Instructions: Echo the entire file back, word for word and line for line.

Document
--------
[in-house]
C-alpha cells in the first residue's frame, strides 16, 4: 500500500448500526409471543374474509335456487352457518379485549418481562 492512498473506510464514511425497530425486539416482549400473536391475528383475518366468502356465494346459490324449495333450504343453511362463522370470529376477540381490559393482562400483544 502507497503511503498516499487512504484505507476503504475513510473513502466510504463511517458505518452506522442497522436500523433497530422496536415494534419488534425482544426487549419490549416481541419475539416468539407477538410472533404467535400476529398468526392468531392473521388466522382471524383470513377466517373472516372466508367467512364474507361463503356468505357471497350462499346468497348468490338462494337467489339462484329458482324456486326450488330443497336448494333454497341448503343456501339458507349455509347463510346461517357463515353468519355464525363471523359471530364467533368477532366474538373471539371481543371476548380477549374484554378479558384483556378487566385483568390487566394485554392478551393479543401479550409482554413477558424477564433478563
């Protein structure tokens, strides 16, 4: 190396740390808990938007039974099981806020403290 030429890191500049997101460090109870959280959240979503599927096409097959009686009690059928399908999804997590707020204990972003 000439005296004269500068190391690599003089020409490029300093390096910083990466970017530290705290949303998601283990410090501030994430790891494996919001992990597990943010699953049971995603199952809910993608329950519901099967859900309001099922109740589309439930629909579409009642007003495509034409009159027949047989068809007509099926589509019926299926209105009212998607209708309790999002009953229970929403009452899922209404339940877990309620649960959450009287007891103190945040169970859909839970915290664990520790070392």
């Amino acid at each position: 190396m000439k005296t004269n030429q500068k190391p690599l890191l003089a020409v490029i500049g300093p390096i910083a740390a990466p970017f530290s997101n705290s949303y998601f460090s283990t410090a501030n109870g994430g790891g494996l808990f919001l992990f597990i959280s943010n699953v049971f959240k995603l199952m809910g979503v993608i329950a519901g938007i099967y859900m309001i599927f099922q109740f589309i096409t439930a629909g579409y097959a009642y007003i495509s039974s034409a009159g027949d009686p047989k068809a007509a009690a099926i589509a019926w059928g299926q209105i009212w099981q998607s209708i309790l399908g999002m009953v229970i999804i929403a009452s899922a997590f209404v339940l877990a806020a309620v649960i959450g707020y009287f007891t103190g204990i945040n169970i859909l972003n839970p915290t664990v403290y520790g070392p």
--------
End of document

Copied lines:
[in-house]
C-alpha cells in the first residue's frame, strides 16, 4: 500500500448500526409471543374474509335456487352457518379485549418481562 492512498473506510464514511425497530425486539416482549400473536391475528383475518366468502356465494346459490324449495333450504343453511362463522370470529376477540381490559393482562400483544 502507497503511503498516499487512504484505507476503504475513510473513502466510504463511517458505518452506522442497522436500523433497530422496536415494534419488534425482544426487549419490549416481541419475539416468539407477538410472533404467535400476529398468526392468531392473521388466522382471524383470513377466517373472516372466508367467512364474507361463503356468505357471497350462499346468497348468490338462494337467489339462484329458482324456486326450488330443497336448494333454497341448503343456501339458507349455509347463510346461517357463515353468519355464525363471523359471530364467533368477532366474538373471539371481543371476548380477549374484554378479558384483556378487566385483568390487566394485554392478551393479543401479550409482554413477558424477564433478563
């Protein structure tokens, strides 16, 4: 190396740390808990938007039974099981806020403290 030429890191500049997101460090109870959280959240979503599927096409097959009686009690059928399908999804997590707020204990972003 000439005296004269500068190391690599003089020409490029300093390096910083990466970017530290705290949303998601283990410090501030994430790891494996919001992990597990943010699953049971995603199952809910993608329950519901099967859900309001099922109740589309439930629909579409009642007003495509034409009159027949047989068809007509099926589509019926299926209105009212998607209708309790999002009953229970929403009452899922209404339940877990309620649960959450009287007891103190945040169970859909839970915290664990520790070392």
């Amino acid at each position: 190396m000439k005296t004269n030429q500068k190391p690599l890191l003089a020409v490029i500049g300093p390096i910083a740390a990466p970017f530290s997101n705290s949303y998601f460090s283990t410090a501030n109870g994430g790891g494996l808990f919001l992990f597990i959280s943010n699953v049971f959240k995603l199952m809910g979503v993608i329950a519901g938007i099967y859900m309001i599927f099922q109740f589309i096409t439930a629909g579409y097959a009642y007003i495509s039974s034409a009159g027949d009686p047989k068809a007509a009690a099926i589509a019926w059928g299926q209105i009212w099981q998607s209708i309790l399908g999002m009953v229970i999804i929403a009452s899922a997590f209404v339940l877990a806020a309620v649960i959450g707020y009287f007891t103190g204990i945040n169970i859909l972003n839970p915290t664990v403290y520790g070392p």